What does all this mean for you? Unless you are in 100% perfect health, a gluten free diet is something to consider for improving your health even if you don’t have celiac disease. Eating gluten free (or even just eating less gluten) can go a long way in reducing inflammation and improving digestive health. The only way to know if a gluten free diet will work for you is to give it a try yourself.
As always, check with your doctor or registered dietitian before making big diet changes. If you have other food allergies and intolerances, you may consider going to a registered dietitian to make sure you are getting enough nutrients in your limited diet.
 Sapone et al, BMC Medicine 2012, “Spectrum of gluten-related disorders: consensus on new nomenclature and classification”.BioMed Central. http://www.biomedcentral.com/1741-7015/10/13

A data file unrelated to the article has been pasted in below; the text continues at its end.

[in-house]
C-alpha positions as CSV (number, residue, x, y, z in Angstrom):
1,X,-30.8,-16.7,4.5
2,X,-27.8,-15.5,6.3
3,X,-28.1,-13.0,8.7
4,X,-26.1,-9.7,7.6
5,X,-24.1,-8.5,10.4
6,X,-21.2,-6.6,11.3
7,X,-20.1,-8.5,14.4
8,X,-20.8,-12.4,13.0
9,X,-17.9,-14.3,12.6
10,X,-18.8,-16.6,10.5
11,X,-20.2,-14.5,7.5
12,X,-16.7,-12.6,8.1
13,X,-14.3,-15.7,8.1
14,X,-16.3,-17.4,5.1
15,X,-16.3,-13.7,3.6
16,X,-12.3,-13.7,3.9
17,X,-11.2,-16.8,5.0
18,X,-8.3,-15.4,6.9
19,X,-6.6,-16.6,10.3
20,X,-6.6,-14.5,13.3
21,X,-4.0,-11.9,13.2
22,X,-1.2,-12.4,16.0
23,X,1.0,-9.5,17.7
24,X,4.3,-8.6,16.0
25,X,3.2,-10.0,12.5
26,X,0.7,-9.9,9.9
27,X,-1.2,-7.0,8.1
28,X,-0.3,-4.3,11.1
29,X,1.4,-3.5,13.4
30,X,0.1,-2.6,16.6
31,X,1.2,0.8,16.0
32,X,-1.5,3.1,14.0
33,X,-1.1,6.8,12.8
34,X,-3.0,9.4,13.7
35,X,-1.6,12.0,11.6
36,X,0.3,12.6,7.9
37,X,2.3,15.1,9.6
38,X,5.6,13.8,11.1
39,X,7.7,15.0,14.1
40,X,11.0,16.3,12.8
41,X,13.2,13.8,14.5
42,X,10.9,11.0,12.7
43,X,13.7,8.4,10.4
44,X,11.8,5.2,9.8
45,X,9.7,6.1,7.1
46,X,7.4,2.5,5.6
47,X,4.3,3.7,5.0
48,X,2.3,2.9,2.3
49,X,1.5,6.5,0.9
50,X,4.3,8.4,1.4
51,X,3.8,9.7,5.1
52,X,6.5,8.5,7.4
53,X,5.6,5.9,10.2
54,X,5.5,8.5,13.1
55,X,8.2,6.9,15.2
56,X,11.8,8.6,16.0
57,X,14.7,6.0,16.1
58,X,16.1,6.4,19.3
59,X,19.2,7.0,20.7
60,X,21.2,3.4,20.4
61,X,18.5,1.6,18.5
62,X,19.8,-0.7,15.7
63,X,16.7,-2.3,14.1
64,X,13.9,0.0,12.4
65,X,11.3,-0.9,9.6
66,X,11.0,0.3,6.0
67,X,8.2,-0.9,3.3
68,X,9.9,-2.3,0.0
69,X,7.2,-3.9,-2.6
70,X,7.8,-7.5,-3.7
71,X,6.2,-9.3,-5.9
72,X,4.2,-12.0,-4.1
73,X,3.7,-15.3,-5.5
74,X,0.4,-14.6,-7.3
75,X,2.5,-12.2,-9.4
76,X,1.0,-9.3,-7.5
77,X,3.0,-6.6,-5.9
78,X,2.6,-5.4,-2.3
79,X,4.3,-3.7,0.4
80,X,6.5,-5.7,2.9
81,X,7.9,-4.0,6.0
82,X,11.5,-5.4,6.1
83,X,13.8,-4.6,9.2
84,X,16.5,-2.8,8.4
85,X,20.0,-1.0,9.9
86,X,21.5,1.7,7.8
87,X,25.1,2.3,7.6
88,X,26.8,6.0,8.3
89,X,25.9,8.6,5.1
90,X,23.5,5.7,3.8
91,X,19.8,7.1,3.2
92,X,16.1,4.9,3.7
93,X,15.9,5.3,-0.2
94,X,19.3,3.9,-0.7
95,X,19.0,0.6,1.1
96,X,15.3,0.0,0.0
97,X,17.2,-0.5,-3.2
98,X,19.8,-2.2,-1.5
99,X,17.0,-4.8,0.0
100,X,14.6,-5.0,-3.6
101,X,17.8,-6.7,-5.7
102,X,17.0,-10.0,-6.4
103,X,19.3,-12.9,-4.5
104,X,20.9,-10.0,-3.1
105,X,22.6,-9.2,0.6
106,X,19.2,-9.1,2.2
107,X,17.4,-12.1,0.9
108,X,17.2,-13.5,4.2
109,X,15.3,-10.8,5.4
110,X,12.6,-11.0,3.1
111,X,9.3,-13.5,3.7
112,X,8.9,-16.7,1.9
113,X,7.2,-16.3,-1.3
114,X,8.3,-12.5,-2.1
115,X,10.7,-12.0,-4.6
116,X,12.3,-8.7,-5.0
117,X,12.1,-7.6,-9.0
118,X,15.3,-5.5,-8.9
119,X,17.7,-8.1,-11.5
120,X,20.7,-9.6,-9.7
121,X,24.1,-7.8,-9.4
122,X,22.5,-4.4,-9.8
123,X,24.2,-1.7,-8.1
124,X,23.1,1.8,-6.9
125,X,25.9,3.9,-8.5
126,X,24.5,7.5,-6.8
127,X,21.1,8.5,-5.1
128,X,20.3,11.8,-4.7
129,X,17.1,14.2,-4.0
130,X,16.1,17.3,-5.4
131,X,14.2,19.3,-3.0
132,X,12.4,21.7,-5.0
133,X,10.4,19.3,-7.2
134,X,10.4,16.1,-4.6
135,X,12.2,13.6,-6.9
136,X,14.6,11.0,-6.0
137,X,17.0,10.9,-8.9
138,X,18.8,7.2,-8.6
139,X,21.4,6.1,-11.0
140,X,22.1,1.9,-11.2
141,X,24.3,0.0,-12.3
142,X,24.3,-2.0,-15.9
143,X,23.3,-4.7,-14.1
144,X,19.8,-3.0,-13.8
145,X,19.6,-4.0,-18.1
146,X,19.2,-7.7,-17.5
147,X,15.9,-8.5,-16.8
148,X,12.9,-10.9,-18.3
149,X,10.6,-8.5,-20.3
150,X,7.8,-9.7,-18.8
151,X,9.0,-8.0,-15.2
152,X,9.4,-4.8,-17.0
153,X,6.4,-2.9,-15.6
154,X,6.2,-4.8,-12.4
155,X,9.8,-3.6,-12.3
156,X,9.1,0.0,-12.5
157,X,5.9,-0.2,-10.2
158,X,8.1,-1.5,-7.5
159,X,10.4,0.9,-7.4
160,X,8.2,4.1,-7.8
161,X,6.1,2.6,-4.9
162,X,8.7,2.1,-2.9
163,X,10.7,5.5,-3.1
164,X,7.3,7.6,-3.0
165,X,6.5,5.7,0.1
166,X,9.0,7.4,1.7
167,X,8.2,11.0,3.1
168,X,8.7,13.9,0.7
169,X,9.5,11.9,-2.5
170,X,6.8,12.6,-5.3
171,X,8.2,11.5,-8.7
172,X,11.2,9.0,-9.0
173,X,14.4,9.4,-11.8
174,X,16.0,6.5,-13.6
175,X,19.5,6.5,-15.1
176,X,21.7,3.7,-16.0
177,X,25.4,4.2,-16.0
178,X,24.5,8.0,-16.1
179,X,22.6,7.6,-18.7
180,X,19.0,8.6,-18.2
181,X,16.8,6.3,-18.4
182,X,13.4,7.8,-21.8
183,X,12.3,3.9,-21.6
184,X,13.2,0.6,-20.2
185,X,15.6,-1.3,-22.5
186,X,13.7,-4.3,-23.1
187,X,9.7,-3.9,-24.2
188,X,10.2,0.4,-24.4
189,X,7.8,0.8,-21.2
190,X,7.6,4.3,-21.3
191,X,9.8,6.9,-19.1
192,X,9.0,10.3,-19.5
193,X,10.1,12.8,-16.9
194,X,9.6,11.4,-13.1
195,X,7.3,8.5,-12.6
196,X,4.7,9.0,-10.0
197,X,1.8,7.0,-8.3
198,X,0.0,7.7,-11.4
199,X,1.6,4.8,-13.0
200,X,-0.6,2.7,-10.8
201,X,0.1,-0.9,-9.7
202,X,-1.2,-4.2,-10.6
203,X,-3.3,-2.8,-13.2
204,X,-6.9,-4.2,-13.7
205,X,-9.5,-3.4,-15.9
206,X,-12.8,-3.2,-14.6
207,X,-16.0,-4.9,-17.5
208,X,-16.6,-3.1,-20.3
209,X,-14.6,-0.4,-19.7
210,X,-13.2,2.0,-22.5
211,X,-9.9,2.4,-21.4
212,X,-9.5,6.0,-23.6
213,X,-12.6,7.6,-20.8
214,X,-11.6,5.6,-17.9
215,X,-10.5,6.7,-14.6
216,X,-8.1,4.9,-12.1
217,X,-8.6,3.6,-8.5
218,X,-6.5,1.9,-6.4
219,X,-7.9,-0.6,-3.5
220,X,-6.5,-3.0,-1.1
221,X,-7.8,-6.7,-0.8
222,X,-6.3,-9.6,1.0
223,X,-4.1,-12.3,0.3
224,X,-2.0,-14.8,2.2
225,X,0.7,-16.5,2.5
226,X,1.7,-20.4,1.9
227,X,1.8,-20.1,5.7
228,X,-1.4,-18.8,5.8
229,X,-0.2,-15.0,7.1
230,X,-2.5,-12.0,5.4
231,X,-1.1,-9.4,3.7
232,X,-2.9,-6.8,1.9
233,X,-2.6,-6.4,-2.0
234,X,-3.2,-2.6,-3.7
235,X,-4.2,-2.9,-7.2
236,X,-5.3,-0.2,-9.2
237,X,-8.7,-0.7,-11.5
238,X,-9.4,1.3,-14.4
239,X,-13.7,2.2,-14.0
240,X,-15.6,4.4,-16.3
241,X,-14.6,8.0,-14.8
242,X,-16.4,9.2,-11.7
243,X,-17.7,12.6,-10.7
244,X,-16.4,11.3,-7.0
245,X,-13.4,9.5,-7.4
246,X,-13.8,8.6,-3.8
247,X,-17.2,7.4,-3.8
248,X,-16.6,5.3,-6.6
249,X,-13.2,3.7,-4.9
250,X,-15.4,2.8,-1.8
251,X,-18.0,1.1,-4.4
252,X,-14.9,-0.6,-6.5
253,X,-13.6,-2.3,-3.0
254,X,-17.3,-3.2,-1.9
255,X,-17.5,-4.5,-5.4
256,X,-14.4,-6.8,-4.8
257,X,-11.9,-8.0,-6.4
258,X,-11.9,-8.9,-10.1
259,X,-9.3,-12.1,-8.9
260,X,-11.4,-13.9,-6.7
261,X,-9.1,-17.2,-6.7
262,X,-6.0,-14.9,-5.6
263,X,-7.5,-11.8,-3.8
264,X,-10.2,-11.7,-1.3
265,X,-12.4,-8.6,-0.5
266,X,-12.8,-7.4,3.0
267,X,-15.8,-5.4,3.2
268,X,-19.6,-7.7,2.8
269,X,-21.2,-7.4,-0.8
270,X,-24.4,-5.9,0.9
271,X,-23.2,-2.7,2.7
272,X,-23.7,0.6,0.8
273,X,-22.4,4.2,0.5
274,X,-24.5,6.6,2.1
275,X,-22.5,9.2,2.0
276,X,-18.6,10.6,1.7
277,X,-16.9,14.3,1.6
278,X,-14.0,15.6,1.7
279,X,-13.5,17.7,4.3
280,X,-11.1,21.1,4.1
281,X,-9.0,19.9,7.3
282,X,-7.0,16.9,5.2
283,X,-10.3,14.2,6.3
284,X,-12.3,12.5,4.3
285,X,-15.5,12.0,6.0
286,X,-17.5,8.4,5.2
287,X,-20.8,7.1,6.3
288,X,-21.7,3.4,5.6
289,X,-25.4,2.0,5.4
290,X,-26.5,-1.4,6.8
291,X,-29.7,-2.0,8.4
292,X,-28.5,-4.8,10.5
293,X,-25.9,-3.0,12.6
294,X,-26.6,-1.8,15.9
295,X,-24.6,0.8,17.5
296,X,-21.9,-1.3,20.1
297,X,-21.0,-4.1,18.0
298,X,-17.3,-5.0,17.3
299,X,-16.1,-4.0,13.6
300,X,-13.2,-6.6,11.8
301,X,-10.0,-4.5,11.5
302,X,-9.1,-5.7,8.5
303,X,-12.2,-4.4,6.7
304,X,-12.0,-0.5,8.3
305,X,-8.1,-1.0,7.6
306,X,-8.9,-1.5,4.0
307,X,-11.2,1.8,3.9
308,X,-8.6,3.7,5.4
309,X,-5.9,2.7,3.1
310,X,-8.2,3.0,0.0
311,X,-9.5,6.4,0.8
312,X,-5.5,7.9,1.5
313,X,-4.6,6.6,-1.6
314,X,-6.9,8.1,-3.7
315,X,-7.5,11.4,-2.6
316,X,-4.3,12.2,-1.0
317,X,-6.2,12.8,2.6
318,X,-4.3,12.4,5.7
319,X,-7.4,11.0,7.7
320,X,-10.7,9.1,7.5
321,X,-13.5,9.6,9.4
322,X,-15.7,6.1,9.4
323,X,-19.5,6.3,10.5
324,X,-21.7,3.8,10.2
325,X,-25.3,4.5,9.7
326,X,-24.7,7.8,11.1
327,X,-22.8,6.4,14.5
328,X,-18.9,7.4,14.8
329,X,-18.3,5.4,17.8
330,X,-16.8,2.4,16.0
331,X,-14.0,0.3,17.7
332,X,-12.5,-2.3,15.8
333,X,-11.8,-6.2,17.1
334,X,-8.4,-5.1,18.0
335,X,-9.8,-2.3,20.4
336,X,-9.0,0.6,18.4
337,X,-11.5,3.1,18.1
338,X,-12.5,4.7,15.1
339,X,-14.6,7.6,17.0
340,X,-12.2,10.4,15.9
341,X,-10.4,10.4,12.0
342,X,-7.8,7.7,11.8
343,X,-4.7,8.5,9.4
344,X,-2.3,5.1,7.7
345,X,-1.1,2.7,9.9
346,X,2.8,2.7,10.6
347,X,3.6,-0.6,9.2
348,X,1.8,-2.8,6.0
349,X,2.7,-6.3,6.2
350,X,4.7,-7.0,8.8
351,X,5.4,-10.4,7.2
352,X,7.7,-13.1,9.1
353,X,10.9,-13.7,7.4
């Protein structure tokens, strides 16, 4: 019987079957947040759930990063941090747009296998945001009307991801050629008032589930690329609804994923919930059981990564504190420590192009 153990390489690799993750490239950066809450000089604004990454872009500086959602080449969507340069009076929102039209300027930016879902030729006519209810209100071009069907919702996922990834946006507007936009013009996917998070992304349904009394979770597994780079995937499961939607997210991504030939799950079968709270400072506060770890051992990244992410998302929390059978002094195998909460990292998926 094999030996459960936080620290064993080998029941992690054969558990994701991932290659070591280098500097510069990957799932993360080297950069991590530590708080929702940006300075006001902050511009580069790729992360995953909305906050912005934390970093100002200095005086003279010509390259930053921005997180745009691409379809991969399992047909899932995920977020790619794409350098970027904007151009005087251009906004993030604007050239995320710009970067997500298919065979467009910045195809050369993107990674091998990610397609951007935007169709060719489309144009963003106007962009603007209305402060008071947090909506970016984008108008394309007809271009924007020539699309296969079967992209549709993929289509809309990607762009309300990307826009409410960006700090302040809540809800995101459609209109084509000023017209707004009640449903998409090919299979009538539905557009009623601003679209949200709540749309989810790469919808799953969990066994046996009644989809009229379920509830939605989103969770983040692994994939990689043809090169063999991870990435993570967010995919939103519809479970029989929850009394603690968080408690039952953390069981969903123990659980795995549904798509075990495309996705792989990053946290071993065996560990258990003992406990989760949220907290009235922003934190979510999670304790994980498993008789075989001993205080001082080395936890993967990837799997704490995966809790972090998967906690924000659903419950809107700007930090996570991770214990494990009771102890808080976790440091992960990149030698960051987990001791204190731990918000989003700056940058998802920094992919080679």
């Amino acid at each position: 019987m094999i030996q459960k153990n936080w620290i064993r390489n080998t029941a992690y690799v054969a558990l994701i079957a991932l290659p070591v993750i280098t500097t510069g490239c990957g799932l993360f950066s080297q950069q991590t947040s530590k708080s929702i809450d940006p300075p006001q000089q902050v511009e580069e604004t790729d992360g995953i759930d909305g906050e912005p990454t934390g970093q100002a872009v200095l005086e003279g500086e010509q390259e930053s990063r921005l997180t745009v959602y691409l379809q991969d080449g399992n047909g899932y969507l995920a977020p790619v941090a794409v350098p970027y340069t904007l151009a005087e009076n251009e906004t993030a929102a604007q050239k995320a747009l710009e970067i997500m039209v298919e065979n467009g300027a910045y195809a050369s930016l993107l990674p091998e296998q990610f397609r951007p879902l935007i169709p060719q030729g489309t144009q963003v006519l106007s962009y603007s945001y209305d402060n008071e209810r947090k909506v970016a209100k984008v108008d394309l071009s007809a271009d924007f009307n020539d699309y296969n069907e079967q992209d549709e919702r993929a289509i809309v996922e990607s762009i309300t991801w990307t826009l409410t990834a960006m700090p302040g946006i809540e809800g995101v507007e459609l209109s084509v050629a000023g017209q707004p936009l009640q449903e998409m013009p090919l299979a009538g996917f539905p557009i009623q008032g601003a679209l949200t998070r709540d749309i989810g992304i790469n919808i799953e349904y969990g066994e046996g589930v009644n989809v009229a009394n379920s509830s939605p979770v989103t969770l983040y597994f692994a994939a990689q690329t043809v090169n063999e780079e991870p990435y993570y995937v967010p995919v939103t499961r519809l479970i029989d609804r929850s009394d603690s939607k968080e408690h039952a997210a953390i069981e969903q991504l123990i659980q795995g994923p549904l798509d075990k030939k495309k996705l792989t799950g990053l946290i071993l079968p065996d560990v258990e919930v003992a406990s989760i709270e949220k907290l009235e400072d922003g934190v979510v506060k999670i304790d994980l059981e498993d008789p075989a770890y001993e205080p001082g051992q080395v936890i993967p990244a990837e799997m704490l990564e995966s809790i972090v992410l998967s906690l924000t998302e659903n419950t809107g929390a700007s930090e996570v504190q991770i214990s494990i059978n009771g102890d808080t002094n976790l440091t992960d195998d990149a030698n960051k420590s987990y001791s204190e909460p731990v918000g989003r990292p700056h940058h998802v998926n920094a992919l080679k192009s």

Center for Celiac Research: Gluten Sensitivity FAQ, http://www.massgeneral.org/children/services/celiac-disease/gluten-sensitivity-faq.aspx
 Vazquez-Roque et al. May 2013. “A Controlled Trial of Gluten-Free Diet in Patients With Irritable Bowel Syndrome-Diarrhea”. Gastroenerology. http://www.gastrojournal.org/article/S0016-5085%2813%2900135-2/abstract
 Epstein, David. November 2011. “Running Away From Gluten”. Sports Illustrated Magazine. http://sportsillustrated.cnn.com/vault/article/magazine/MAG1191808/
 Keller, Maura. “Debunking the Myths of Gluten-Free Eating”. Today’s Dietitian. http://www.todaysdietitian.com/enewsletter/enews_0514_01.shtml
Disclaimer: I am not a nutritionist or a physician. This post is my opinion and should not be used in place of medical advice. Please read responsibly 😉
Sarah Jane Parker is the founder, recipe creator, and photographer behind The Fit Cookie. She’s a food allergy mom and healthy living blogger based in Wyoming. Sarah is also an ACSM Certified Personal Trainer, ACE Certified Health Coach, Revolution Running certified running coach, and an ACE Certified Fitness Nutrition Specialist